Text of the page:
Each month in this column I ask a different question to you, the ExitEvent Entrepreneur. Thought provoking questions that are meant to get you to sit back and think. Each month I offer insight into the question, along with common mistakes made by (us) entrepreneurs, and a key take-away for you to think more about. My goal – to increase your self-awareness as an entrepreneur and a leader.

Insight: W. Chan Kim and Renee Mauborgne wrote the book titled Blue Ocean Strategy. Essentially, entrepreneurs have two choices. We can either swim for open waters in a blue ocean creating new, fresh ideas and business plans, while leading the space we compete in and leaving behind the few competitors we might have. Or, we can spend our time swimming with the sharks in the red ocean, where the price wars are fought and commoditization becomes the norm.

For many entrepreneurs, the clear goal is to start out with something entirely new—our very own blue ocean that we claim all to ourselves. Others create new solutions to present to the marketplace, solutions that are superior to what currently exists and are differentiated to what else is offered in the marketplace. We create value for our customers.

Common Mistake made: In my last column, I illustrated that every business is going to have difficult times during its lifetime. Even the fastest growing privately-held companies that make the Inc. 5000 list each year struggle. In a study conducted by The Kauffman Foundation and Inc., researchers found that five to eight years after making this illustrious list, about two-thirds of the companies had shrunk in size, gone out of business or were disadvantageously sold.

There are many reasons for this. But competition is clearly going to be a factor for any company, and failing to make the proper changes in your business as it grows could be catastrophic. In the case of the crowded red ocean, the competition is swarming in the very same waters that you are barely treading water in.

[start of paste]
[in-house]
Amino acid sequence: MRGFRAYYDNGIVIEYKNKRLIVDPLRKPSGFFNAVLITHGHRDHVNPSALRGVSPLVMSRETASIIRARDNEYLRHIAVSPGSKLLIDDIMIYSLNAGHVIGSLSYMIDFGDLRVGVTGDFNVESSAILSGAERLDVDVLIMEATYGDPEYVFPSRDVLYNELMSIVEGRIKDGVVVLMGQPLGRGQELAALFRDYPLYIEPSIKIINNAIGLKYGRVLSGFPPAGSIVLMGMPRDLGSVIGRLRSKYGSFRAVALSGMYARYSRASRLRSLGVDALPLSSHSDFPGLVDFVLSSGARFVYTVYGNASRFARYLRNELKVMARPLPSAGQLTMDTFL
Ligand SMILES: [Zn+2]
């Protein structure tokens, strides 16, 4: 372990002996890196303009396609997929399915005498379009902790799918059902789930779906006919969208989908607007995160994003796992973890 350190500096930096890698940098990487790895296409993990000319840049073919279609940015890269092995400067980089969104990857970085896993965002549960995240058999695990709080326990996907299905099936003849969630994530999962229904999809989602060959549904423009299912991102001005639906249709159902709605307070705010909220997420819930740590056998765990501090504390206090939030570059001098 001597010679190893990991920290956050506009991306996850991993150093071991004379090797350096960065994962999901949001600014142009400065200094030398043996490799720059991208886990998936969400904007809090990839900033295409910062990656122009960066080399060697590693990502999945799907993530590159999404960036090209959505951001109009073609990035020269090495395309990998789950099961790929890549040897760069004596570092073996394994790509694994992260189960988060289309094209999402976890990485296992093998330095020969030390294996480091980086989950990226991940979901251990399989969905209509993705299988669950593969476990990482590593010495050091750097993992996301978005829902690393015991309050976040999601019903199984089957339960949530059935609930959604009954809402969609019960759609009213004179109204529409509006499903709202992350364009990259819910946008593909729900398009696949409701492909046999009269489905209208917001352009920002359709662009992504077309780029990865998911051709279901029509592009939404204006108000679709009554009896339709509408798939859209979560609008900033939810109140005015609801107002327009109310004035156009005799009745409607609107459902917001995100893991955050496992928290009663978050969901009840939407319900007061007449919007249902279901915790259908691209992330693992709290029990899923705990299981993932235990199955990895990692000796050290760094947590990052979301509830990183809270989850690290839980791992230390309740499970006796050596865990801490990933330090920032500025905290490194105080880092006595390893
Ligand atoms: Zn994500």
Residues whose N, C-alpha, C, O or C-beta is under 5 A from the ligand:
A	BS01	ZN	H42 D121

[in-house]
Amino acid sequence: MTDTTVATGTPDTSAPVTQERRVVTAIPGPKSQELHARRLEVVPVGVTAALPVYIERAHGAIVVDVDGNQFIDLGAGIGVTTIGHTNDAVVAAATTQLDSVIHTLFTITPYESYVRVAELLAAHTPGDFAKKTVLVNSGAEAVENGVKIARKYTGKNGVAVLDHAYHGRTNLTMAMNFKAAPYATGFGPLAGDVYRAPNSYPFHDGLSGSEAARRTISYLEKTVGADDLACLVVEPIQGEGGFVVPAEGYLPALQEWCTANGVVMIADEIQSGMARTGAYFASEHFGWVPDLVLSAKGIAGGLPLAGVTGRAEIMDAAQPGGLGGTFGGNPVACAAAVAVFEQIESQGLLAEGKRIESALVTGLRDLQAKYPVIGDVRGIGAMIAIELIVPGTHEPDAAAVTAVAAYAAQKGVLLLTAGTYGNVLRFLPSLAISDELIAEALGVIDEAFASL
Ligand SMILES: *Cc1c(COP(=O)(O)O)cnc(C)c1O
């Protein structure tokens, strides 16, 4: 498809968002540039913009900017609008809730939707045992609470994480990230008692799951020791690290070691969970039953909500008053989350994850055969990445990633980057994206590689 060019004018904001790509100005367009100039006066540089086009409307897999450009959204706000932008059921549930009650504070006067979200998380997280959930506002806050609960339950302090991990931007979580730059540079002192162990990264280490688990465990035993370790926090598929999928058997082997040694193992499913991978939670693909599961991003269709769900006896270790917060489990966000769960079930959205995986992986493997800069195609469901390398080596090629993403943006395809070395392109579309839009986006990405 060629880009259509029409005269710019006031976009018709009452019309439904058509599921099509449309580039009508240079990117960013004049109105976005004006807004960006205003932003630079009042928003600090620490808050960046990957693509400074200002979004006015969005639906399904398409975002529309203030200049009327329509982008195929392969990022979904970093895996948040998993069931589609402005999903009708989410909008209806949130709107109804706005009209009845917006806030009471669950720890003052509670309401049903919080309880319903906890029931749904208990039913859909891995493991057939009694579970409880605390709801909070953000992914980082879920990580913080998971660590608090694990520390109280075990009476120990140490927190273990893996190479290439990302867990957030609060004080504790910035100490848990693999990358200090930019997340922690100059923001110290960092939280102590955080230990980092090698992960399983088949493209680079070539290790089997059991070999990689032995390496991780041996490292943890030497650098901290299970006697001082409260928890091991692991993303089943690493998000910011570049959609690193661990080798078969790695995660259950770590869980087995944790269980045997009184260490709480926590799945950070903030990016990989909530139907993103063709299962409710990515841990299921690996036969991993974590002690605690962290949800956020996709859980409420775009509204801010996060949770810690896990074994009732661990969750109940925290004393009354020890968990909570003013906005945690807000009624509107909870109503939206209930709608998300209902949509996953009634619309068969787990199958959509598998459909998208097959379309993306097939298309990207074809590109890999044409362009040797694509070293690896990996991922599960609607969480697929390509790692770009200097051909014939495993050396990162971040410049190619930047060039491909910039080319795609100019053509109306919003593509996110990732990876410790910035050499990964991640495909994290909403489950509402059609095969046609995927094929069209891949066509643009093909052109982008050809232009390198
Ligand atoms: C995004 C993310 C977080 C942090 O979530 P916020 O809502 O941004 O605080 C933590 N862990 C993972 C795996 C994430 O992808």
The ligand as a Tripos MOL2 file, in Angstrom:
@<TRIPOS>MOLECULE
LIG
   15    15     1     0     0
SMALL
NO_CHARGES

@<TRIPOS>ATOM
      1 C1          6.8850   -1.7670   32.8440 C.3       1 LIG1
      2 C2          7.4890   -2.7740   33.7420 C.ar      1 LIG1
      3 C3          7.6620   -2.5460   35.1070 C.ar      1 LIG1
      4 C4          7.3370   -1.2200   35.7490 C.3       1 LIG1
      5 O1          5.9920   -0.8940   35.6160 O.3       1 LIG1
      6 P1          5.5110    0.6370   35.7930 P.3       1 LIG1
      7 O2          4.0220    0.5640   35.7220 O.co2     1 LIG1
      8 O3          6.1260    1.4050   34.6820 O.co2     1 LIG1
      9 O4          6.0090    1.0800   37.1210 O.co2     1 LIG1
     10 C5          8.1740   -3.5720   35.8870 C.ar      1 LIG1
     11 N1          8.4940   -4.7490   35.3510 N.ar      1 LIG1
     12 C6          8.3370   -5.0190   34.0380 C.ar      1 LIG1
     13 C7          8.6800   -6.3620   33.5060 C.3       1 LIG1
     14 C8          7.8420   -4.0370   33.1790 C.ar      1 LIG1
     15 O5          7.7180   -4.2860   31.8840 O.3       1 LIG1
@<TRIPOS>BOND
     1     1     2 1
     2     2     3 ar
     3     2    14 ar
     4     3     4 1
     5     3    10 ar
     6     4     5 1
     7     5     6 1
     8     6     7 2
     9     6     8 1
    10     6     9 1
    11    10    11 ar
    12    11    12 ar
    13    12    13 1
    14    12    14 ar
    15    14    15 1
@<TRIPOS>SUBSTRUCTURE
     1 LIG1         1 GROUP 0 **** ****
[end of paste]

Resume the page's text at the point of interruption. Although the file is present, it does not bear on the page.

The mistakes many businesses make are entering a red ocean purposely (or inadvertently as a new business), or being late to recognize where they are swimming until it is too late to survive.

Key Take-away: Most businesses run the risk of being commoditized at some point. It might be in one of the divisions that you run, or with one of the better selling products that you sell. Price pressure will arrive, especially from competition that runs operationally excellent businesses with a lower cost structure, or from desperate competitors willing to “buy the business”. Unless you dominate your industry with high market share, price pressure always arrives. That’s especially true in today’s internet age where we can price shop for just about everything, instantaneously.

Entrepreneurs do what we do for many different reasons. Among them are our desire for autonomy, our desire to make a difference in the world and our desire to leave a legacy. In order to do any of the three just mentioned, we have to be able to thrive in the long-term, and that means having the ability to continue to reinvent our companies and ourselves as entrepreneurs and leaders. It means that we need to swim toward open blue waters for our businesses to thrive.

So what does this mean? To you?

  1. Understand fully the waters you are considering heading towards. Are you really alone, and is there truly significant opportunity in the blue ocean that you have created? Or, are you attempting to out-maneuver a crowded field all fighting for the same target? Are your competitors willing to do whatever is necessary to ensure their own survival first, at your expense?
  2. Market testing is critical. Listen to your customers. Entrepreneurs come up with thousands of great products, solutions and services, but if customers won’t buy them to start with, or they won’t pay the price you want to sell them for, then the red ocean will come calling for you sooner or later. Find the open blue waters where customer need is met and you have the very best product, service or solution!
  3. Change is a given. Once you find your own blue ocean, it is just a matter of time before competition shows up and attempts to turn it into a red ocean. Don’t let them. Lead the industry with innovation. Live and lead in blue oceans.